P329 Infliximab biosimilar in the treatment of inflammatory bowel disease: a Japanese single-cohort observational study
S. Hamanaka*, T. Nakagawa, H. Koseki, T. Sakurai, T. Taida, K. Okimoto, K. Saito, D. Maruoka, T. Matsumura, T. Katsuno, M. Arai, O. Yokosuka
Graduate School of Medicine, Chiba University, Department of Gastroenterology and Nephrology, Chiba City, Japan
In Japan, infliximab biosimilar, infliximab BS intravenous agent NK® (IFXBS) which was co-developed by Celltrion and Nihonkayaku, was approved on July 2014. Since January 2015, we have used IFXBS for all patients with inflammatory bowel disease (IBD) when the patients need induction therapy using intravenous infusion of anti-tissue necrotic factor alpha. This is the first report of a single-Centre cohort study in Japan about the patients with IBD treated with IFXBS.
We evaluated the efficacy and safety of IFXBS in a single-cohort analysis in 20 patients with IBD who were received IFXBS in our hospital from January to October 2015. The process of IFXBS induction therapy is completely same as the original biologics, Remicade® the infusion timing, 3 times within 6 weeks (at week 0, 2, and 6). We assessed the efficacy of IFXBS by Lichtiger’s Index Score (LIS) for the patient with ulcerative colitis (UC) and by Crohn’s Disease Activity Index (CDAI) for the patient with Crohn’s disease (CD) at week 6 and 22. Achievement of remission was defined that LIS was less than 3 points for UC patients and CDAI was less than 150 points for CD patients. The patients who were treated with Remicade® maintenance therapy on schedule every 8 weeks, were recruited as biologics switch from Remicade® to IFXBS (Switch group), and the clinical alteration was confirmed at week 24 after administration of IFXBS.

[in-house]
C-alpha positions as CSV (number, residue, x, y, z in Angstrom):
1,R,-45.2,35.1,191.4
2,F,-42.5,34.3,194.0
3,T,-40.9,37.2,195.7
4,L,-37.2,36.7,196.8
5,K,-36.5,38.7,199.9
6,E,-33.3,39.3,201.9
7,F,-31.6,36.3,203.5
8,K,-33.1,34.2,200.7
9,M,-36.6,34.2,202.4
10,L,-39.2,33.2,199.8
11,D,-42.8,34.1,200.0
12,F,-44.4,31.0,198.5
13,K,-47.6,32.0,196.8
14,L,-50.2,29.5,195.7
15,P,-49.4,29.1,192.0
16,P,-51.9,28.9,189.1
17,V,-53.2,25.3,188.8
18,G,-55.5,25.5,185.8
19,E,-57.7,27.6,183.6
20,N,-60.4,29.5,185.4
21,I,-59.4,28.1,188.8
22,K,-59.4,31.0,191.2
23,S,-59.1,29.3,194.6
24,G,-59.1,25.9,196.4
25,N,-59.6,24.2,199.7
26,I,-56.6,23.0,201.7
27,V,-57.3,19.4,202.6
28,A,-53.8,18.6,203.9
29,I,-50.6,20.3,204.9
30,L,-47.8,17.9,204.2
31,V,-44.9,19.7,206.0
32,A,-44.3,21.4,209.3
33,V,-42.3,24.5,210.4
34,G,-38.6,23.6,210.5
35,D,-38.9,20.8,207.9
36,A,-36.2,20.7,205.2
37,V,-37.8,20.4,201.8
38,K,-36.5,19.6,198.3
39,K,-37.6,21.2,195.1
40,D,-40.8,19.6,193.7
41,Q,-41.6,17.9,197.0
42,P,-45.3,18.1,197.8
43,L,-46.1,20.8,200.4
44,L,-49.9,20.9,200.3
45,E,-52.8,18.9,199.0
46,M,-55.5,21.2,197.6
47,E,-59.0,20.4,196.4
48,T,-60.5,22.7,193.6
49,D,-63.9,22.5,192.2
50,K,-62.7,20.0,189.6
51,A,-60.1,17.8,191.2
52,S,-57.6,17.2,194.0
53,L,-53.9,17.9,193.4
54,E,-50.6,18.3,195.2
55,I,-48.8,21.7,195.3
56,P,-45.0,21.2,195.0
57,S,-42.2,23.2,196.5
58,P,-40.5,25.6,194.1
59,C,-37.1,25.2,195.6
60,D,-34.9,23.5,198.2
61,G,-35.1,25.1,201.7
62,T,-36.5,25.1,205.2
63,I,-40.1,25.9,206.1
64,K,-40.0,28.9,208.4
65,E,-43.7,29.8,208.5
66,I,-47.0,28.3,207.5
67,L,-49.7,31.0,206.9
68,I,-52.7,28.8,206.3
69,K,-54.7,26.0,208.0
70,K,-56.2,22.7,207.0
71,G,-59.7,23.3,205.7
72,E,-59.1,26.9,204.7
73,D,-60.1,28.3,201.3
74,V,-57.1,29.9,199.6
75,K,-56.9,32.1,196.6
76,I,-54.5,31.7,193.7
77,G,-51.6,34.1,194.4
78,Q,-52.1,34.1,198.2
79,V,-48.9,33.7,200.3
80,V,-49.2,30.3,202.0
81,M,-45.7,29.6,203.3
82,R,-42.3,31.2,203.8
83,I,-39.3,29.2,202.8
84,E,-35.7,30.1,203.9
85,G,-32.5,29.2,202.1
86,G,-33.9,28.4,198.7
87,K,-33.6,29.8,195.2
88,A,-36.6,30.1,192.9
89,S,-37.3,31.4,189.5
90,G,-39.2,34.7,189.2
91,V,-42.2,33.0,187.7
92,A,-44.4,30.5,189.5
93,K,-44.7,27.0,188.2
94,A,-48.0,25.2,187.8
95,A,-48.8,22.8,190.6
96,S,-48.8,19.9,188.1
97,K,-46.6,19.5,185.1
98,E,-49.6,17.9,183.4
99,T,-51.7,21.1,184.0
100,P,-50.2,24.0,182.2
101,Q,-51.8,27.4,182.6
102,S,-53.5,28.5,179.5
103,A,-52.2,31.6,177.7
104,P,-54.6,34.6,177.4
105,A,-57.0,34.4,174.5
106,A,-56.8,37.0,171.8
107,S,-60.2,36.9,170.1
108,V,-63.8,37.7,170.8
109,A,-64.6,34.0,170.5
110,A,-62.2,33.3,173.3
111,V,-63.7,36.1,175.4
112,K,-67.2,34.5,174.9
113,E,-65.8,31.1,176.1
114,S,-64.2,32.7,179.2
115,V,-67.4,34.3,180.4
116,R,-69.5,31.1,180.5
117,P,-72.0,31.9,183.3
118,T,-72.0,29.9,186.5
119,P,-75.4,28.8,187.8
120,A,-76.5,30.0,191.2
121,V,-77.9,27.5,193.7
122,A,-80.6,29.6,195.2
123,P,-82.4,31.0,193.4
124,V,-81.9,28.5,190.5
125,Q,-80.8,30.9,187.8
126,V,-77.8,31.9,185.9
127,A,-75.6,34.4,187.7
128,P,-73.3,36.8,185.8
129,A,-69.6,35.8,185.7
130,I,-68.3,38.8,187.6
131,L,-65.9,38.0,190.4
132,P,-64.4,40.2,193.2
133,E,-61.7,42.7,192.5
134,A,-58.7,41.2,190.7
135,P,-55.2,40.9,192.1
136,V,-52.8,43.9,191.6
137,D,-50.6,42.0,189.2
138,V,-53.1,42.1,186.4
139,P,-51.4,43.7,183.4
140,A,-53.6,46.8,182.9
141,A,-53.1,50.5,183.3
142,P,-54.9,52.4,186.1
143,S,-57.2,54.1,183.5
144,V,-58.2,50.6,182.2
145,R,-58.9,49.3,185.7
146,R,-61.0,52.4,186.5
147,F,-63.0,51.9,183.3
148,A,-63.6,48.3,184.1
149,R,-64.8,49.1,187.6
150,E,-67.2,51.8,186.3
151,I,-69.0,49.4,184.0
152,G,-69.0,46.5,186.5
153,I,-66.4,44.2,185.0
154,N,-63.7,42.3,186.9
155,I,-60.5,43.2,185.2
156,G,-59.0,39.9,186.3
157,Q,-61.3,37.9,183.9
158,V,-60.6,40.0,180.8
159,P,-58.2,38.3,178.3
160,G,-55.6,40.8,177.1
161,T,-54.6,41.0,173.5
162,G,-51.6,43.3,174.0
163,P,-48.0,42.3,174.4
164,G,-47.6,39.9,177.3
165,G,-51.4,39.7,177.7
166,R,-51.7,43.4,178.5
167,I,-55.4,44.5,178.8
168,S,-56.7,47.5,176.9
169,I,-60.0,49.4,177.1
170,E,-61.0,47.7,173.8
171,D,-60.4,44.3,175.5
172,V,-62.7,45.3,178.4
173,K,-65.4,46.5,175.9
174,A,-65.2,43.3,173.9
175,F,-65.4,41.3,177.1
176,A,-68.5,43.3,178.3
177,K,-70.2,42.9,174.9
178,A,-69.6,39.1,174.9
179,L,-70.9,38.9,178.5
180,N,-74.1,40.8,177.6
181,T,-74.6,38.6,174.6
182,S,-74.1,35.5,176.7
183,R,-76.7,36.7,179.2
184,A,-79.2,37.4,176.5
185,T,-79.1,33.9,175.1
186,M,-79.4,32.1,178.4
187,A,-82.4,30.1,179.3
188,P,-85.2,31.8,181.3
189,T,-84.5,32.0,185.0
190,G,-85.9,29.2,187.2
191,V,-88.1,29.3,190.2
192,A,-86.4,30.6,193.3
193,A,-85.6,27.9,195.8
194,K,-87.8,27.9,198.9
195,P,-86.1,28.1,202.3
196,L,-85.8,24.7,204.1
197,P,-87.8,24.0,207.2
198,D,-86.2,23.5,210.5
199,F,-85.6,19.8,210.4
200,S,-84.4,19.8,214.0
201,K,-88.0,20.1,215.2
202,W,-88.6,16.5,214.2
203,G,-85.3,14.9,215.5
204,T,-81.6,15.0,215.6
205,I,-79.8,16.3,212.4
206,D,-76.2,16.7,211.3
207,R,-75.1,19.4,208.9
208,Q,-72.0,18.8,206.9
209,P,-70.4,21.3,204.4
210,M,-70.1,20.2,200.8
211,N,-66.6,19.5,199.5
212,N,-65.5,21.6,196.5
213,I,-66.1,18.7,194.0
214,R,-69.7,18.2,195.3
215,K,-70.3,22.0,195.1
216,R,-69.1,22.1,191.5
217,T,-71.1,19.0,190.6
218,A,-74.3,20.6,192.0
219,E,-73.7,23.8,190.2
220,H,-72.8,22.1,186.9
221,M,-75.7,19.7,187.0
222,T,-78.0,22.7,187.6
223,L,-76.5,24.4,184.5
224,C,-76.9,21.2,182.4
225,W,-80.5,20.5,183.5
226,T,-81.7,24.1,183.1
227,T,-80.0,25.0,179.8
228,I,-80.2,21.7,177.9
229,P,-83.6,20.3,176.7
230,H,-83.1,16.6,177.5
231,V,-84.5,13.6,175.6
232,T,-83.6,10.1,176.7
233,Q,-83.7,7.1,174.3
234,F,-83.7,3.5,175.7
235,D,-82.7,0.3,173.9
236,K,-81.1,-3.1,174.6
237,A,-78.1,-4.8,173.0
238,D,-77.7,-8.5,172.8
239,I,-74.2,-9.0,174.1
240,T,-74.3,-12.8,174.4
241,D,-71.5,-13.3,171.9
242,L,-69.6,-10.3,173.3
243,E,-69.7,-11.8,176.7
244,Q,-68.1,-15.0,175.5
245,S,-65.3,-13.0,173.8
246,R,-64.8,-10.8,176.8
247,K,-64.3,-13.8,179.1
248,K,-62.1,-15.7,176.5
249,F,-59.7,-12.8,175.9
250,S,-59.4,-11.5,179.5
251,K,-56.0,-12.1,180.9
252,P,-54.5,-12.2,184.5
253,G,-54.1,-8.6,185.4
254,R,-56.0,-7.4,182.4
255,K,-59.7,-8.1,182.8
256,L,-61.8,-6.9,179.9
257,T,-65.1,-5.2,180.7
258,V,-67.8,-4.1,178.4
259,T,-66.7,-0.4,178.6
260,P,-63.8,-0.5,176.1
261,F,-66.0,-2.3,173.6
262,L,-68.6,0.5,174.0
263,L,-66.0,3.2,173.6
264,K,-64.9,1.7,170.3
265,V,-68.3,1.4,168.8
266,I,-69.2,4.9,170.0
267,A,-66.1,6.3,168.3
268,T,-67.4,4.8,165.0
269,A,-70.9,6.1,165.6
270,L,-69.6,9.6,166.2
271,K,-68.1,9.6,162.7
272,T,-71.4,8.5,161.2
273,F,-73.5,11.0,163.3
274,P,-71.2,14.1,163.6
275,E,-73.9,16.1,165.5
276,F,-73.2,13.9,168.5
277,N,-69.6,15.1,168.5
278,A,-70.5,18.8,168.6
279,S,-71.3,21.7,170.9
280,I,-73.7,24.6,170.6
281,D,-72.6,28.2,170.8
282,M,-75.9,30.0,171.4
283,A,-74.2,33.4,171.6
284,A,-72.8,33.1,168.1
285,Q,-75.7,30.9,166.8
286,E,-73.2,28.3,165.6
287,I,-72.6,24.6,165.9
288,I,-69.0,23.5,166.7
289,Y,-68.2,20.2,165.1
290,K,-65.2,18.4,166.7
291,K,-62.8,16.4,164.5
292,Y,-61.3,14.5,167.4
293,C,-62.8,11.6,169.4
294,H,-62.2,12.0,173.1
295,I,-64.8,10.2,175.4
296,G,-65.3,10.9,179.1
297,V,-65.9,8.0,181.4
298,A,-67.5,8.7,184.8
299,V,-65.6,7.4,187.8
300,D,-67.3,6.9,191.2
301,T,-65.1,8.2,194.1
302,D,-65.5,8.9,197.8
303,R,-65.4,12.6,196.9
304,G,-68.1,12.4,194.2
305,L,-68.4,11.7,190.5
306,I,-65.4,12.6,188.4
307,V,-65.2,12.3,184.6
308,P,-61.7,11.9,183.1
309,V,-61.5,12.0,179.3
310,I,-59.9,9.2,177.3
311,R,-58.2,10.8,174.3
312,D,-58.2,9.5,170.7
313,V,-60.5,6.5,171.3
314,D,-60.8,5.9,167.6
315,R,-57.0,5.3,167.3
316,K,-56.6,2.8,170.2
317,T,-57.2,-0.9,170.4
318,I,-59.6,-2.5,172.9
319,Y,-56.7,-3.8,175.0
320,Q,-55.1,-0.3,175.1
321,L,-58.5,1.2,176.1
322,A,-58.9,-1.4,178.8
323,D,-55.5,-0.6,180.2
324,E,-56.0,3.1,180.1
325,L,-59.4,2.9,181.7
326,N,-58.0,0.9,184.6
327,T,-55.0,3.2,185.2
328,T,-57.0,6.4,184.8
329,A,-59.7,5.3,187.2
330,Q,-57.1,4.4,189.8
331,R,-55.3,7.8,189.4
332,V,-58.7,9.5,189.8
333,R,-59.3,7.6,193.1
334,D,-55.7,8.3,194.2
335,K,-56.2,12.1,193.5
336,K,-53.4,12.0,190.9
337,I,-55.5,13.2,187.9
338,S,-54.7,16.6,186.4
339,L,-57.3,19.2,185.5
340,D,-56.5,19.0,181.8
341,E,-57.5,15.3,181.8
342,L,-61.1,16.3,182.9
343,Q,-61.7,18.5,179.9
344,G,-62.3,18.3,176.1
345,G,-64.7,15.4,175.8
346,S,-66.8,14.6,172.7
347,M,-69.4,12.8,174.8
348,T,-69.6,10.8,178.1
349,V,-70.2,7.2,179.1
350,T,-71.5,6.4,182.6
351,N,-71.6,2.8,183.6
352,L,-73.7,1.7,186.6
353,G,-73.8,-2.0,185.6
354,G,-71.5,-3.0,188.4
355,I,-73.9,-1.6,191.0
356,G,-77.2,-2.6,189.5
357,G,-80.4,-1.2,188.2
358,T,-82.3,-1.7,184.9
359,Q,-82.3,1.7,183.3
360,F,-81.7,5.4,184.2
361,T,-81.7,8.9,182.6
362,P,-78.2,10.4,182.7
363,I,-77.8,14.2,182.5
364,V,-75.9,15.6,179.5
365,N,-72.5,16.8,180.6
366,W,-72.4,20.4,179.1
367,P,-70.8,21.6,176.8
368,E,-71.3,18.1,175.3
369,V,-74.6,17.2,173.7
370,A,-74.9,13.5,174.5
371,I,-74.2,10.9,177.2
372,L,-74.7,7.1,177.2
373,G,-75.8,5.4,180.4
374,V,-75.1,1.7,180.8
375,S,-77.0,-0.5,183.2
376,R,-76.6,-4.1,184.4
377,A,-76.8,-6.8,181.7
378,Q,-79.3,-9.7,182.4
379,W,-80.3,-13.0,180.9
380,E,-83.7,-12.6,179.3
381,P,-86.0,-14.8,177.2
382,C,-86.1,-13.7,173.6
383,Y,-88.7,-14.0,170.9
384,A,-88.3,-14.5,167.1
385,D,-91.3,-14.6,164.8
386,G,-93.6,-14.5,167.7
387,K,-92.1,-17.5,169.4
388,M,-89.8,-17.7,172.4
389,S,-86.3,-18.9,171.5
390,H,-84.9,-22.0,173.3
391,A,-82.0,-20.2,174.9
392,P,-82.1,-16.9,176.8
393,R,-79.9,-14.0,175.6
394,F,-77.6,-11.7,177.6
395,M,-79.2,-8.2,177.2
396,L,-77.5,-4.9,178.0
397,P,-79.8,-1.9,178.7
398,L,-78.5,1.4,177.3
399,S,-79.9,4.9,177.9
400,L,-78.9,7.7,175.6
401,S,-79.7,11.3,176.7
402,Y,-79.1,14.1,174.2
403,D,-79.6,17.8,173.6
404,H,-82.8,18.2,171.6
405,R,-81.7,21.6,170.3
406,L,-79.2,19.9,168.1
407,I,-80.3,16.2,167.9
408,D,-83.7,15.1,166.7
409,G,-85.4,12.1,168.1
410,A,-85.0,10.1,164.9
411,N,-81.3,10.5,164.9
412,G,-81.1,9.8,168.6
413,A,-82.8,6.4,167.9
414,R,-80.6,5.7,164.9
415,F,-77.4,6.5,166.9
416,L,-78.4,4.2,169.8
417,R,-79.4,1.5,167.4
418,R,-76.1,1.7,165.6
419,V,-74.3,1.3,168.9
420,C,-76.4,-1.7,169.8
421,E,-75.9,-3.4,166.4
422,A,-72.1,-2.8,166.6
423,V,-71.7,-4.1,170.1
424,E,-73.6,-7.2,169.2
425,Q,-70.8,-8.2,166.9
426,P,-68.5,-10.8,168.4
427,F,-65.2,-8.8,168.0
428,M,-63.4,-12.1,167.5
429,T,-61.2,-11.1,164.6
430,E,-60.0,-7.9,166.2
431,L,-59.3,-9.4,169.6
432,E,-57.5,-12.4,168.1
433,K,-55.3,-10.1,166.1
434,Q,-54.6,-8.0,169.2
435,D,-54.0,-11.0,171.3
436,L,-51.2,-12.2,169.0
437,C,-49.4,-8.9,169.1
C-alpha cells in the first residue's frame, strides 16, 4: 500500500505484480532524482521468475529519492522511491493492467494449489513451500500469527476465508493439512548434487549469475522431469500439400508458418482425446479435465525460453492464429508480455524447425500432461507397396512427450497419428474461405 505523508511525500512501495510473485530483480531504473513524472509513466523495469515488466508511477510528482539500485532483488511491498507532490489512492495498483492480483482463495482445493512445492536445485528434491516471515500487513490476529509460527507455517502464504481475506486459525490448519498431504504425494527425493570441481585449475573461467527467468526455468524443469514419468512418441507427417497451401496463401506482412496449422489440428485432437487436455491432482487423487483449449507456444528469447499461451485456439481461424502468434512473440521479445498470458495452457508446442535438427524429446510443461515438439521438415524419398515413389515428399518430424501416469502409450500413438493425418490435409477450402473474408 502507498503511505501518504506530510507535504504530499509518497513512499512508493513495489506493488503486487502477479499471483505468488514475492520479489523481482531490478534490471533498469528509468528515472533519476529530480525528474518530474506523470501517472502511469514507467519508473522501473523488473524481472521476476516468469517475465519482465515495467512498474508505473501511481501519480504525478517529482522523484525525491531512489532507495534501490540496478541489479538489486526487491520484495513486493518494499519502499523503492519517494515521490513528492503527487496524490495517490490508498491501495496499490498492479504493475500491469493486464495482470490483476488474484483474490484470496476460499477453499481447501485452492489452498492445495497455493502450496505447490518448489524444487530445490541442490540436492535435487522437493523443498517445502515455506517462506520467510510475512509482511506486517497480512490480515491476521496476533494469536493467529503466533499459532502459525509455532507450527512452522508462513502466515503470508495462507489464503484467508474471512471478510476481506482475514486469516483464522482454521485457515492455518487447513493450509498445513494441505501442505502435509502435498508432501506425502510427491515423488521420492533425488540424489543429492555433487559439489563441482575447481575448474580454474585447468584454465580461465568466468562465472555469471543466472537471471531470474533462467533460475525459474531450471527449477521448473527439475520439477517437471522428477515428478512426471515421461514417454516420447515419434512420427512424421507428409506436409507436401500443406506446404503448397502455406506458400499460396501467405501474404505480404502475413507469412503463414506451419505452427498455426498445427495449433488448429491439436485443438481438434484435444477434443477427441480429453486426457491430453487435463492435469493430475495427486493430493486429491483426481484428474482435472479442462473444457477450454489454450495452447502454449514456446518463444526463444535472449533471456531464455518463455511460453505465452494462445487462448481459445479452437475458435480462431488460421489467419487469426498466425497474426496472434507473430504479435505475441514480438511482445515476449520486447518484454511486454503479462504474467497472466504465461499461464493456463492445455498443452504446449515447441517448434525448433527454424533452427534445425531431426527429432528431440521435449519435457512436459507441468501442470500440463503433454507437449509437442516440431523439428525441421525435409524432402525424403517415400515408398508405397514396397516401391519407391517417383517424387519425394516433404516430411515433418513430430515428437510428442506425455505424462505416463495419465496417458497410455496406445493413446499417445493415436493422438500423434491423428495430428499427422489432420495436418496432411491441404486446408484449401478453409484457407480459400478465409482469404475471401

In patients with IBD (n = 20), 11 patients with UC and 6 patients with CD received remission-induction therapy and the switch group included 3 patients (1 with UC and 2 with CD). Mean age was 42.85 years (range, 16–74), 55% (n = 11) were male, and mean disease duration was 88.45 months (range, 13–72). In addition, 70% (n = 14) of the patients were bio-naïve and 10% (n = 2) were steroid naïve. We could observe 6 patients with UC and 4 patients with CD up to week 22, and each one patient with UC and CD was the switch case. Amongst the patients received remission-induction therapy, 46% of UC (n = 5) and 83% of CD (n = 5) patients achieved remission at week 6, and 80% of UC (n = 4) and 100% of CD (n = 3) patients achieved at week 22. Infusion reaction occurred in only one patient with CD (female patient who received remission-induction therapy) and she continued this therapy by premedication with hydrocortisone. Amongst the 3 patients of the switch group, C-reactive protein was slightly increased in one patient with CD, but all the 3 patients maintained the remission at week 24.
IFXBS is considered to be efficacious and safe compared with Remicade®.